A recent article in the Wall Street Journal by James R. Hagerty—“U.S. Loses High-Tech Jobs as R&D Shifts Toward Asia”—seemed like just another dose of bad offshoring news. But buried within was this statement: “Companies aim to tap a broader pool of scientific talent, tailor products to overseas markets and curry favor with foreign governments by doing more research abroad.” Understanding this statement could help us understand globalization better, and for that matter, how we should respond to offshoring.
I see two driving forces in globalization: geography and cost. Concerning geography, if you intend to be a global company, you must locate assets globally—sales, service, technology, and manufacturing. Strategic asset allocation is actually even more imperative than tailoring products or currying favor.
In some countries, experimental data—particularly data that might be used for drug approval—cannot be imported. It has to be generated locally. Add to that the “indigenous innovation” policy, wherein the government preferentially buys things invented locally regardless of the nationality of the company. Many governments are organized to be full partners with their private sector in the name of growth, in which case you are competing with Country Inc.
If geography is the driving force for the decision to locate a facility, there’s really nothing to be done short of making that country the 51st state. But once a company’s global diversification is complete, the story can change.
That’s because the other driver is cost. Most people think of cost only from the perspective of labor cost: Hire the cheapest people you can find who can do the job. That strategy works for some things—we’re now seeing apparel manufacture moving out of China to Cambodia because China’s too expensive. But it doesn’t work for others, and I argue that the chemical industry and particularly technology development are good examples of where it doesn’t work because of the size, value, and permanence of investment. In this case the consideration has to be “total cost of ownership.”
Think of things other than wages that translate to costs. Infrastructure: roads, electricity, finance, education, talent, Internet, global shipping, and energy. Policy: stable governance, intellectual property protection, visitation and immigration, taxes, and government investment. Get even some of those elements wrong and your cheap labor advantage evaporates. The state of these variables is largely derived from government policy. And this is the part we—as Americans and as the American Chemical Society—can do something about.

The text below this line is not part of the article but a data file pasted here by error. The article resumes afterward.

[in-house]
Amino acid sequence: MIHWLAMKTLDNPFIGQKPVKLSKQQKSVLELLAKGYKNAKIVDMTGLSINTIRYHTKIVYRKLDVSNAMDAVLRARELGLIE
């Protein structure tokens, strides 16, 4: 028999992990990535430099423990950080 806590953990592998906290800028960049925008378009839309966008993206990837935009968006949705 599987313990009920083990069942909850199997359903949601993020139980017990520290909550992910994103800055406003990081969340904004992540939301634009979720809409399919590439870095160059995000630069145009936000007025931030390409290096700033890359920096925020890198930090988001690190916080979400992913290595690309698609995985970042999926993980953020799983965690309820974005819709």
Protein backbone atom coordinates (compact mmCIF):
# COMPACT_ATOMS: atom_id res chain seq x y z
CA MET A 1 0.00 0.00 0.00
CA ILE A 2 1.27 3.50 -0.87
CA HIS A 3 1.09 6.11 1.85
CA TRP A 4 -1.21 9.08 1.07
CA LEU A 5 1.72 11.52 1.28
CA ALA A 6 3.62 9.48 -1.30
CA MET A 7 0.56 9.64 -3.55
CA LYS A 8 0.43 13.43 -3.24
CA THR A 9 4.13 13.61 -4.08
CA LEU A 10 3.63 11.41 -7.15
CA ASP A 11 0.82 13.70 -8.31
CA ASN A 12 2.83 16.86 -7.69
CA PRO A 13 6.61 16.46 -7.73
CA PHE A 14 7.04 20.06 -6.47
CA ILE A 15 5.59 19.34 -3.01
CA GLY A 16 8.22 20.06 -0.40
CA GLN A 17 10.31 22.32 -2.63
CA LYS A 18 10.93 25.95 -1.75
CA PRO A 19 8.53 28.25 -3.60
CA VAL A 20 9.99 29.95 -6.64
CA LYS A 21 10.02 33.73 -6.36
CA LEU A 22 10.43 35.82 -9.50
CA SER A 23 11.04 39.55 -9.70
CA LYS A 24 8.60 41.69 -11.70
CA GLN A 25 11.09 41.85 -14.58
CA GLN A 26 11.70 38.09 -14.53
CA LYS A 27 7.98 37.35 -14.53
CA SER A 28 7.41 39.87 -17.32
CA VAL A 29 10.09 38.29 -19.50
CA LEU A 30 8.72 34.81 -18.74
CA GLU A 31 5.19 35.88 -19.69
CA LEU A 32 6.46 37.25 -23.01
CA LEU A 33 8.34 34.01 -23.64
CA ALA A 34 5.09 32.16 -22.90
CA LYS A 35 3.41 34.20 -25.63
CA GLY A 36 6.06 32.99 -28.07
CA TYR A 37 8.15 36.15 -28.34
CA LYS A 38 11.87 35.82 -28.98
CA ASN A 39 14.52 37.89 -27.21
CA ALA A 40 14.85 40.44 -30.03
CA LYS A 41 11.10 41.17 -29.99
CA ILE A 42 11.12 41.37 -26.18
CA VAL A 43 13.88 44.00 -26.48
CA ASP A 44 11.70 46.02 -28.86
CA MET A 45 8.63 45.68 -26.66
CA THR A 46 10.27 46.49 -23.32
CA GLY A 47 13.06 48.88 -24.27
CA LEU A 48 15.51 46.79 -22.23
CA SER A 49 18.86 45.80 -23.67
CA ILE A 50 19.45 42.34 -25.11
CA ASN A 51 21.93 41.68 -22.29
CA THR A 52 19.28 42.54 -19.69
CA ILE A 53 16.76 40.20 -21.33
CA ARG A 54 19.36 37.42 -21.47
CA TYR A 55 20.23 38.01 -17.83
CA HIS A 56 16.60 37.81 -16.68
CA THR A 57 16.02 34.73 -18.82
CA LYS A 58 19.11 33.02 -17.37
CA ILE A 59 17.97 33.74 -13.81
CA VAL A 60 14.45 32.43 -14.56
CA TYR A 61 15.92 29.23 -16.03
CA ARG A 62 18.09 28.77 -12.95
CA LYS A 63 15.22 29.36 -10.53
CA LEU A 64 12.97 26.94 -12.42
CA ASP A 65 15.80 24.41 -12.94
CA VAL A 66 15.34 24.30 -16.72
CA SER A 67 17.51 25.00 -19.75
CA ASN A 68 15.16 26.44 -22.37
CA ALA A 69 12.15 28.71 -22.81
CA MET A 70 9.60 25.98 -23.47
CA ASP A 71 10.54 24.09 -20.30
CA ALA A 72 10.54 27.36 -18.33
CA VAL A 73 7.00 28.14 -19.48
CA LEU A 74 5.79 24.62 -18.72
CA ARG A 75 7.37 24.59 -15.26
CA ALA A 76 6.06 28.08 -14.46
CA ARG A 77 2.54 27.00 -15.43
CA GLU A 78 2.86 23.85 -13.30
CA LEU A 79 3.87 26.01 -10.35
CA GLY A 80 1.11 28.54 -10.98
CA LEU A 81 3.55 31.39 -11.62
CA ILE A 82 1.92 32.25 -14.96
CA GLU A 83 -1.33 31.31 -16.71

I’ve written previously in this space about the ACS Business Climate position statement (C&EN, Sept. 6, 2010, page 71). My summary question is this: The next time a company wants to build a laboratory and it could be anywhere, why not here? This is where we—as the U.S.—have to sharpen our game and make this the best place on Earth to locate a laboratory or a factory or a business on a total cost basis. This is not an unknown strategy.
There is a reason why there is a Nissan plant in Tennessee and a Mercedes-Benz plant in Alabama. The plants—even after the decision to locate in the U.S.—could have been anywhere, but those two states assembled packages to attract the facilities. I’m suggesting that as a country we can do as much. In fact, if we want to attract investment on any basis other than happenstance, we must—even though we have a lot of things going for us without doing so.
Five years ago, your colleagues would have laughed you out of the lunchroom if you suggested that a new ethylene cracker would be built in the U.S. And if you suggested it would be anywhere but Houston, they’d throw a net over you. Now, because of the new paradigm of abundant shale gas, crackers are planned for—wait for it—Pennsylvania. Natural-gas-based chemistry today has a huge competitive cost advantage over oil-based chemistry on the world market.
For that reason, gas-based ethylene derivatives have had boom years recently because of exports. There is the chance that, if we get the regulatory aspects right (both for environmental protection and cost), we could take the hot hand in chemicals back from the Middle East. The game can, and has, changed.
Energy is a part, but not all, of our road back. Look at the infrastructure components mentioned above and ask whether we are globally competitive. China gets the idea of the total package. That’s what the research parks and the academic funding and the other incentives are about. Even high-wage-rate Germany seems to be able to make it work. The kinetics of where business goes to locate a facility is very complex, and yes, it’s about world-class talent available at attractive rates, but it’s also about much more.
So when I hear about a plant or a lab or a technology center locating somewhere in the developing world to be close to a market, I’m disappointed, but I understand. When it goes to a developed country or when it could have gone anywhere, and it doesn’t come here, I’m ashamed because sometimes it seems we made the conscious decision not to compete.
We don’t have to pick technology winners; everyone can play here if we think about why people don’t. Infrastructure. Policy. We can do better.